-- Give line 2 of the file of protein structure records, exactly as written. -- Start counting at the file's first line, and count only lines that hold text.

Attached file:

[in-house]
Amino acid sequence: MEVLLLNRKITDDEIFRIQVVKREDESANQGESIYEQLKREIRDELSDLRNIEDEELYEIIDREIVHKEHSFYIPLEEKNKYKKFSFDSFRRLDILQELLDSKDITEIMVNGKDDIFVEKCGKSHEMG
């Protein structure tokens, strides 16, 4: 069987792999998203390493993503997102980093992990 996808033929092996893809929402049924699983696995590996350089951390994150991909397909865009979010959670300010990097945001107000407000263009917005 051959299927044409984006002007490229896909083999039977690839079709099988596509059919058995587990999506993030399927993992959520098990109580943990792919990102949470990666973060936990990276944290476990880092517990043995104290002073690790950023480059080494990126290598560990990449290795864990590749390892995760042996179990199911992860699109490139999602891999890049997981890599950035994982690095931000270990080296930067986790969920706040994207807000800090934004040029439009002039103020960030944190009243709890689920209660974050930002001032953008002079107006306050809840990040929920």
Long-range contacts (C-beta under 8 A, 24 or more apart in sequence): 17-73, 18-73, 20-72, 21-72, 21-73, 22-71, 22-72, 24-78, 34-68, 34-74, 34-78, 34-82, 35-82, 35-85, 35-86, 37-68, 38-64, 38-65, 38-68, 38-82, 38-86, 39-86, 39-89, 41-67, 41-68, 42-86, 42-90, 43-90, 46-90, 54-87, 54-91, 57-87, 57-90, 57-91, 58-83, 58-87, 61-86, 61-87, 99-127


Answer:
Amino acid sequence: MEVLLLNRKITDDEIFRIQVVKREDESANQGESIYEQLKREIRDELSDLRNIEDEELYEIIDREIVHKEHSFYIPLEEKNKYKKFSFDSFRRLDILQELLDSKDITEIMVNGKDDIFVEKCGKSHEMG